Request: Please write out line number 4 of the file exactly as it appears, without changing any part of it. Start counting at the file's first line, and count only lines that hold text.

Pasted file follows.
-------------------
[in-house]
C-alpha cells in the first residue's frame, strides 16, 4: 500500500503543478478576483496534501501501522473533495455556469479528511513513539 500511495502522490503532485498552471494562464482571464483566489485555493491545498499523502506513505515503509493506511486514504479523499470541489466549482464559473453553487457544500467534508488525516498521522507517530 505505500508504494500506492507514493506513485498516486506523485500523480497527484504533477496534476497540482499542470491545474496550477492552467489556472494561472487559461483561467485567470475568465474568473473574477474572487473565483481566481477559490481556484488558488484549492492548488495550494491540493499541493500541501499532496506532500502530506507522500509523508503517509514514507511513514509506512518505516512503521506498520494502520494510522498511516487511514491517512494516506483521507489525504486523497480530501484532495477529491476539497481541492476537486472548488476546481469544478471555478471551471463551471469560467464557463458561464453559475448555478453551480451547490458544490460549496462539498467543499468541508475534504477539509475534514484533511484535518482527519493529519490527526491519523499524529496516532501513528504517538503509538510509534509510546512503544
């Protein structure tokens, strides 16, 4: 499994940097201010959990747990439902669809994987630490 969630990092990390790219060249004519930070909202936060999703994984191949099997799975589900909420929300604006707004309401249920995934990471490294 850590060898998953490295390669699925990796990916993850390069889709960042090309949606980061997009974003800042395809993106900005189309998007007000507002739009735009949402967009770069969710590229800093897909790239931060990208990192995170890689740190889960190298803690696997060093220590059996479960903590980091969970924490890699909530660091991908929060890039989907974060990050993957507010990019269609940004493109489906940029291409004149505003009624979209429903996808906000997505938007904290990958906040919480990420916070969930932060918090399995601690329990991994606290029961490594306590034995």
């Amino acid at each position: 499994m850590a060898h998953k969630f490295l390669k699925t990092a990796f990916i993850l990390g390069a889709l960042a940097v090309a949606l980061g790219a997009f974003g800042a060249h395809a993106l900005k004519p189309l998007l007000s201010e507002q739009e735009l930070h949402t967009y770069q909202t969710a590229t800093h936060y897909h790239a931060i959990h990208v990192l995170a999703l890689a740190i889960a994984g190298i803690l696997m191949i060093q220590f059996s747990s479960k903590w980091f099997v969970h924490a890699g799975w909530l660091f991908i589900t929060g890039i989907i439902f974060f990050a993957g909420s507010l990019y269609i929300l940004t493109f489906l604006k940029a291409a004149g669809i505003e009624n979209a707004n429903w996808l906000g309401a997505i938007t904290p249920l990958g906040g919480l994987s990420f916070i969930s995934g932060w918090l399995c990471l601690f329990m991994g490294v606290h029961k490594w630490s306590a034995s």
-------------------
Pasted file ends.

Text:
């Amino acid at each position: 499994m850590a060898h998953k969630f490295l390669k699925t990092a990796f990916i993850l990390g390069a889709l960042a940097v090309a949606l980061g790219a997009f974003g800042a060249h395809a993106l900005k004519p189309l998007l007000s201010e507002q739009e735009l930070h949402t967009y770069q909202t969710a590229t800093h936060y897909h790239a931060i959990h990208v990192l995170a999703l890689a740190i889960a994984g190298i803690l696997m191949i060093q220590f059996s747990s479960k903590w980091f099997v969970h924490a890699g799975w909530l660091f991908i589900t929060g890039i989907i439902f974060f990050a993957g909420s507010l990019y269609i929300l940004t493109f489906l604006k940029a291409a004149g669809i505003e009624n979209a707004n429903w996808l906000g309401a997505i938007t904290p249920l990958g906040g919480l994987s990420f916070i969930s995934g932060w918090l399995c990471l601690f329990m991994g490294v606290h029961k490594w630490s306590a034995s």